Seeking the sun worshipper
The Wall Lasiommata megera loves hot, sun-baked, dry ground and gets its name from its habit of basking on walls. So when I went looking for it up on Morgans Hill I headed straight for the chalk quarry in section 15 where I’d seen one late last year. On the way to the gate I noticed a patch of bare ground to the left of me, just in front of the fenced off juniper bushes and almost immediately a flicker of brown dropped down onto it. Was it really going to be this easy? I walked over slowly, spooking myself and a grazing rabbit as I got closer. Yep, it was a Wall, tricky to spot at first as it had its wings folded rather than outspread in classic sunbathing pose. As soon as it saw me though it danced off down the hill but then doubled back and landed again. It repeated this pattern several times as I attempted to get a photograph, obviously keen to defend its territory, so I lay down on the grass and simply waited for it to return.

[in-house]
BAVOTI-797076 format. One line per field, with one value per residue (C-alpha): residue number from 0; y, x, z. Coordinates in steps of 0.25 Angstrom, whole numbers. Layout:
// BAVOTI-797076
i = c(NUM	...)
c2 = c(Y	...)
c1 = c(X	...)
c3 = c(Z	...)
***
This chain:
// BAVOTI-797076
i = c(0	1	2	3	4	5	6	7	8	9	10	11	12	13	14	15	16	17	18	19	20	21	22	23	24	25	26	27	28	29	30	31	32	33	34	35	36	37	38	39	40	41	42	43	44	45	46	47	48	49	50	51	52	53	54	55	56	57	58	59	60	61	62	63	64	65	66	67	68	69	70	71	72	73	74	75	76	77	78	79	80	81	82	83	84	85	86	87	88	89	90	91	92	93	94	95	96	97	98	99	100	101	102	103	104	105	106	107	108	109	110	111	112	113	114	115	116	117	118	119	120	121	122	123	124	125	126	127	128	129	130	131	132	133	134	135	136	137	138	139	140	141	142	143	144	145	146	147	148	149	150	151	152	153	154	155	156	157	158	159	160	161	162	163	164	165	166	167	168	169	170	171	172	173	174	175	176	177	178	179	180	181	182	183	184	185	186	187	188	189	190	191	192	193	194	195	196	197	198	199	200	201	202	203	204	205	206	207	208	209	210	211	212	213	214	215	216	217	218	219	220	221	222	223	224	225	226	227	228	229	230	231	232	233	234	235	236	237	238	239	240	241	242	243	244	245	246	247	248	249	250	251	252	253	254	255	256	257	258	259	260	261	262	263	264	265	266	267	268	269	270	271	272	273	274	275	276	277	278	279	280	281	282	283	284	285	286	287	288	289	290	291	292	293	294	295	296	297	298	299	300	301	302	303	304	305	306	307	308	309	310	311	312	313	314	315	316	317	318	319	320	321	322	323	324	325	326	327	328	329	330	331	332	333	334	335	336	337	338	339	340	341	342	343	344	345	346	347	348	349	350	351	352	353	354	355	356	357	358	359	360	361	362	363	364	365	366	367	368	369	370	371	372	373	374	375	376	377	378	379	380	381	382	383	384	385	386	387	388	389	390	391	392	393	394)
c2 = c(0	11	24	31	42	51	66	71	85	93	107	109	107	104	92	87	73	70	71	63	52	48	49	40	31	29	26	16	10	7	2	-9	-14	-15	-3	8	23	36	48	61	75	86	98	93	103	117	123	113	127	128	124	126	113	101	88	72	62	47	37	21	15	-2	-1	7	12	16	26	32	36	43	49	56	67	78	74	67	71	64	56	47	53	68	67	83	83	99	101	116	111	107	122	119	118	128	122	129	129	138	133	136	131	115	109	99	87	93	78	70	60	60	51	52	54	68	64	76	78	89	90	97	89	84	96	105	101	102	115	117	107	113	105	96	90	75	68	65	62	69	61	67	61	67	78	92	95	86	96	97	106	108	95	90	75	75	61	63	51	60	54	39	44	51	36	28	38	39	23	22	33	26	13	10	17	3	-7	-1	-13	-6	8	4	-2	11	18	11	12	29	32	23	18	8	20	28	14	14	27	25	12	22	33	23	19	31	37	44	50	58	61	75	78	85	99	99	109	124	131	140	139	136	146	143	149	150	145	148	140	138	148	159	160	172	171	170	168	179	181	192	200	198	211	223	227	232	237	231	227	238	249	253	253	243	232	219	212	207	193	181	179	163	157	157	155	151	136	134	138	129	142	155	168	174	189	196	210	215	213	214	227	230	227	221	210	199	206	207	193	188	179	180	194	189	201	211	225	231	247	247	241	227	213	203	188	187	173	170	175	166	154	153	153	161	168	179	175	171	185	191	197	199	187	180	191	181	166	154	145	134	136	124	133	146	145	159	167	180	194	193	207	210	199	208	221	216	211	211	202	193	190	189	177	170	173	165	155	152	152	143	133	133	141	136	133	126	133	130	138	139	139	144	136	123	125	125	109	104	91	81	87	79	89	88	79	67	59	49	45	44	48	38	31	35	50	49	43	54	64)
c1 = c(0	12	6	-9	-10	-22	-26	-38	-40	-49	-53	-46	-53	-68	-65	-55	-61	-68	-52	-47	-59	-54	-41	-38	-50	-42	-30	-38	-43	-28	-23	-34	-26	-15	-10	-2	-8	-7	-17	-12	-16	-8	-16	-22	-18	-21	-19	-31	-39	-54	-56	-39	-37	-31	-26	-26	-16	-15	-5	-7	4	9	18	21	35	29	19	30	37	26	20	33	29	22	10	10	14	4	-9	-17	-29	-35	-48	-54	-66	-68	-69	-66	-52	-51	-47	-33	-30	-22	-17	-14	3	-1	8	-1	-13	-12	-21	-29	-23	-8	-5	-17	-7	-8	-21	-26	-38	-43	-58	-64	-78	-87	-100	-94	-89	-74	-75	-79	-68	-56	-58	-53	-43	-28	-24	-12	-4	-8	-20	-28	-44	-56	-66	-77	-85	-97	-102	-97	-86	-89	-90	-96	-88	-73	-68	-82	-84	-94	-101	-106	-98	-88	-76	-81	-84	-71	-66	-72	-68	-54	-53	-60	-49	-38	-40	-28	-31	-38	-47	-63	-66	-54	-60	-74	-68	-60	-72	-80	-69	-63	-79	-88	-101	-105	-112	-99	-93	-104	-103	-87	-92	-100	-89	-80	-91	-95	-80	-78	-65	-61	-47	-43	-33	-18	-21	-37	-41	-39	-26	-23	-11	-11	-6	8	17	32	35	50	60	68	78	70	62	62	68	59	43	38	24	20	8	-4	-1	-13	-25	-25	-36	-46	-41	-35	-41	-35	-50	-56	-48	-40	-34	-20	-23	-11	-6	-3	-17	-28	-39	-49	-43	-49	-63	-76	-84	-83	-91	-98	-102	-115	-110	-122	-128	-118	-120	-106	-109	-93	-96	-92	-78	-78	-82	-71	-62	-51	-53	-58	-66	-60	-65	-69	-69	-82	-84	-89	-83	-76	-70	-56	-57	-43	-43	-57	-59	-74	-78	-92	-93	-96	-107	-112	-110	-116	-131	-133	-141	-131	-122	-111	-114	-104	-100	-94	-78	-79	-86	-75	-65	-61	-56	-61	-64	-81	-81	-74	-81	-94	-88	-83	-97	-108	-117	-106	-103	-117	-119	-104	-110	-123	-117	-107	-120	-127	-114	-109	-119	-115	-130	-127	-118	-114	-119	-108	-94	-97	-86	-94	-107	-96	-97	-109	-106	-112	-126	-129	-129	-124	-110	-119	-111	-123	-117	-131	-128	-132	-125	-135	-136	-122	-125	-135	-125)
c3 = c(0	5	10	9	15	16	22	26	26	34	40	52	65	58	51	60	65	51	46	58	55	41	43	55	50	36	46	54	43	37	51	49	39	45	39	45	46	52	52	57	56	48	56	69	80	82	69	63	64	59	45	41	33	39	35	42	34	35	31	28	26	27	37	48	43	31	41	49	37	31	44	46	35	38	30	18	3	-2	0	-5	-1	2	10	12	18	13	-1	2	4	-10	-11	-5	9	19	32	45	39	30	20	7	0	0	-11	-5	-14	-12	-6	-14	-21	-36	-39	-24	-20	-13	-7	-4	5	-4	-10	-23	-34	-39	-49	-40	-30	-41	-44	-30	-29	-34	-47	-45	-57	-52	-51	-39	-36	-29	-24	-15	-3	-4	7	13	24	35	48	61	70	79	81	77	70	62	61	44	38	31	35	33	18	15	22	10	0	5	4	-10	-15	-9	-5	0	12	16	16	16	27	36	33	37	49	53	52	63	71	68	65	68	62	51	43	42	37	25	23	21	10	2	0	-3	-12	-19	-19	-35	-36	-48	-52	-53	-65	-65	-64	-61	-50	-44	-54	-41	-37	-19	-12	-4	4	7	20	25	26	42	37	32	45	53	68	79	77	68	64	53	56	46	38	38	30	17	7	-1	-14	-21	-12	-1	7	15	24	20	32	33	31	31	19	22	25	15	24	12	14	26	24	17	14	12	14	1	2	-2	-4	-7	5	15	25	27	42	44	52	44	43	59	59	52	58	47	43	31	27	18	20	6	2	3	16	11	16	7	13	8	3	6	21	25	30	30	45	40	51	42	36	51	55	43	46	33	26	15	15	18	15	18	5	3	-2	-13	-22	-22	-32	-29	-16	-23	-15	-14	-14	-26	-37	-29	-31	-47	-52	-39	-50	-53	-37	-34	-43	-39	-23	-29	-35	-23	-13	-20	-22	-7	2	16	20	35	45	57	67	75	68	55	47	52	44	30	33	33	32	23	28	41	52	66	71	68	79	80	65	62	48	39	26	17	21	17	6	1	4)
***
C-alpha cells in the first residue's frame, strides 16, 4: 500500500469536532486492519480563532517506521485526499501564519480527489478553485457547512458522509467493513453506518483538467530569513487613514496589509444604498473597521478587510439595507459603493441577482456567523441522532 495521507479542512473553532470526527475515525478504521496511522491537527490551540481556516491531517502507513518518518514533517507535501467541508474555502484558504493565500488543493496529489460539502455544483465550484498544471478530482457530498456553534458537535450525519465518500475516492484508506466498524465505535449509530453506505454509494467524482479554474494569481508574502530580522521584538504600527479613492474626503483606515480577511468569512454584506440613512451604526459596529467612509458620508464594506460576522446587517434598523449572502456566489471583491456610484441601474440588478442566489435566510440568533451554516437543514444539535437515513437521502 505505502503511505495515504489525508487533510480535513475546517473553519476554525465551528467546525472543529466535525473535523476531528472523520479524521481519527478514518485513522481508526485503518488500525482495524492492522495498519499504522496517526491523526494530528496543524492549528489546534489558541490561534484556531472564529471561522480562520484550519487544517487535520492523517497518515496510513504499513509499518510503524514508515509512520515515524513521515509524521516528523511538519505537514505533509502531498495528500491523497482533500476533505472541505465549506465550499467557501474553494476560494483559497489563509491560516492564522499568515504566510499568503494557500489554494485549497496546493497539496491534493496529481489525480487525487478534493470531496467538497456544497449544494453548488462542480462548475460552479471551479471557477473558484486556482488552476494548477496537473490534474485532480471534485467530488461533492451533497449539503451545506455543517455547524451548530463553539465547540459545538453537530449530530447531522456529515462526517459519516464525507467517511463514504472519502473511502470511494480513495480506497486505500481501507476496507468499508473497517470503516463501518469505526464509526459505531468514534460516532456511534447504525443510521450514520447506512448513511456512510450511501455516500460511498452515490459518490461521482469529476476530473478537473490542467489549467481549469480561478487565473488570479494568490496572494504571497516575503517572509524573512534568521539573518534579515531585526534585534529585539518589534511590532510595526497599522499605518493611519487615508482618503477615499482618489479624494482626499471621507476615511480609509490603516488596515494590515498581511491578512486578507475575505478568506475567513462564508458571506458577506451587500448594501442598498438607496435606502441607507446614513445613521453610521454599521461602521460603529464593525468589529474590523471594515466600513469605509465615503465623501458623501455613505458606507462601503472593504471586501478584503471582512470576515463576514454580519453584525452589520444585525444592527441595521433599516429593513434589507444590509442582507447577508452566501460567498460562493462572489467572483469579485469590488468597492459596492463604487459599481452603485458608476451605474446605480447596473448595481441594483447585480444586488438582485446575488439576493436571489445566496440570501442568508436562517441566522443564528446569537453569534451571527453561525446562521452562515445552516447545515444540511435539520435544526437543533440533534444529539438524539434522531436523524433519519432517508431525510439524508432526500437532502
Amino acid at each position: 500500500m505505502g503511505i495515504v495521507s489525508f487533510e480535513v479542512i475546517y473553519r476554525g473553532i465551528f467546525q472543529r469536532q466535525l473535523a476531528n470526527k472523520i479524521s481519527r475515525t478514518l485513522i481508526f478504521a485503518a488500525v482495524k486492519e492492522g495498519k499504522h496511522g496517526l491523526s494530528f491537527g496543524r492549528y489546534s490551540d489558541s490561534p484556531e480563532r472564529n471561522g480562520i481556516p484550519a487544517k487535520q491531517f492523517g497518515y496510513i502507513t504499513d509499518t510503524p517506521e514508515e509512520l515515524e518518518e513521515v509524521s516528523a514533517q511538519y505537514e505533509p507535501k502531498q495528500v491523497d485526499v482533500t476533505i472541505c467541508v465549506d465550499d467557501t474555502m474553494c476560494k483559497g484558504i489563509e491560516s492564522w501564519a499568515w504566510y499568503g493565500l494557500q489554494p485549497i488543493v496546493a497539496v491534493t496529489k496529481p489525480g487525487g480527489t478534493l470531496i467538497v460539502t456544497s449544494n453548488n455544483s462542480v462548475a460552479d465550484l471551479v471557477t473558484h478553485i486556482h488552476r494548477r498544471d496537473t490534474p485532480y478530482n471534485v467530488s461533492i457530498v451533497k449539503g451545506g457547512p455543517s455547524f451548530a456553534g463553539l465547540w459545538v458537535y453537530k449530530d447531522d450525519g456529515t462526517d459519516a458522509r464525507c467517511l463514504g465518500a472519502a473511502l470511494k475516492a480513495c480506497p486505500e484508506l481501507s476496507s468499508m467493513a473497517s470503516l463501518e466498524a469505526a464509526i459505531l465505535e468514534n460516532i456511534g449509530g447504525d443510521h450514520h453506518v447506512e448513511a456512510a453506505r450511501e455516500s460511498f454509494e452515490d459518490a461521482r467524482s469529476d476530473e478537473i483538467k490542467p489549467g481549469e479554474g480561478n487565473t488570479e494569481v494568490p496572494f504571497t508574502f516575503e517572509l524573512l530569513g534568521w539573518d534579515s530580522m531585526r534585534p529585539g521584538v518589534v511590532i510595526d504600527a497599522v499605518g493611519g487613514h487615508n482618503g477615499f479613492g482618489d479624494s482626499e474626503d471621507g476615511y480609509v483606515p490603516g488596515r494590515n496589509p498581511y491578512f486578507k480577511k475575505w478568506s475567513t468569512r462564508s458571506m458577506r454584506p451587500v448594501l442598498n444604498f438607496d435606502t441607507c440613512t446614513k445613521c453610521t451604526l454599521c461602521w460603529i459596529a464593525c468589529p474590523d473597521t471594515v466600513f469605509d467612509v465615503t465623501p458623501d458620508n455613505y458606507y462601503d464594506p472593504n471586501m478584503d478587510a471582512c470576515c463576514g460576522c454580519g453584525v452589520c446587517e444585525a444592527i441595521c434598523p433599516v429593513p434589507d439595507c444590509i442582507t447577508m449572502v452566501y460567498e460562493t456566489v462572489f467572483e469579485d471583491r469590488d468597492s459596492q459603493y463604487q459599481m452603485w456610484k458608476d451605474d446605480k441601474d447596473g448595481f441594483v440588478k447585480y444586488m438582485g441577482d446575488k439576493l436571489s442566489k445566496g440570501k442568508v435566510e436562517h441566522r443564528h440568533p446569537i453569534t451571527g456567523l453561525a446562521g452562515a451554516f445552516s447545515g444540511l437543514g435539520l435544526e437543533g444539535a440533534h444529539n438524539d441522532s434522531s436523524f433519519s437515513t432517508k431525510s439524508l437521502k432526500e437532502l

Although it did briefly open its wings on landing it always closed them again before I had time to focus, so I opted for this side view. The undersides of butterflies are often overlooked but as you can see they can be equally impressive.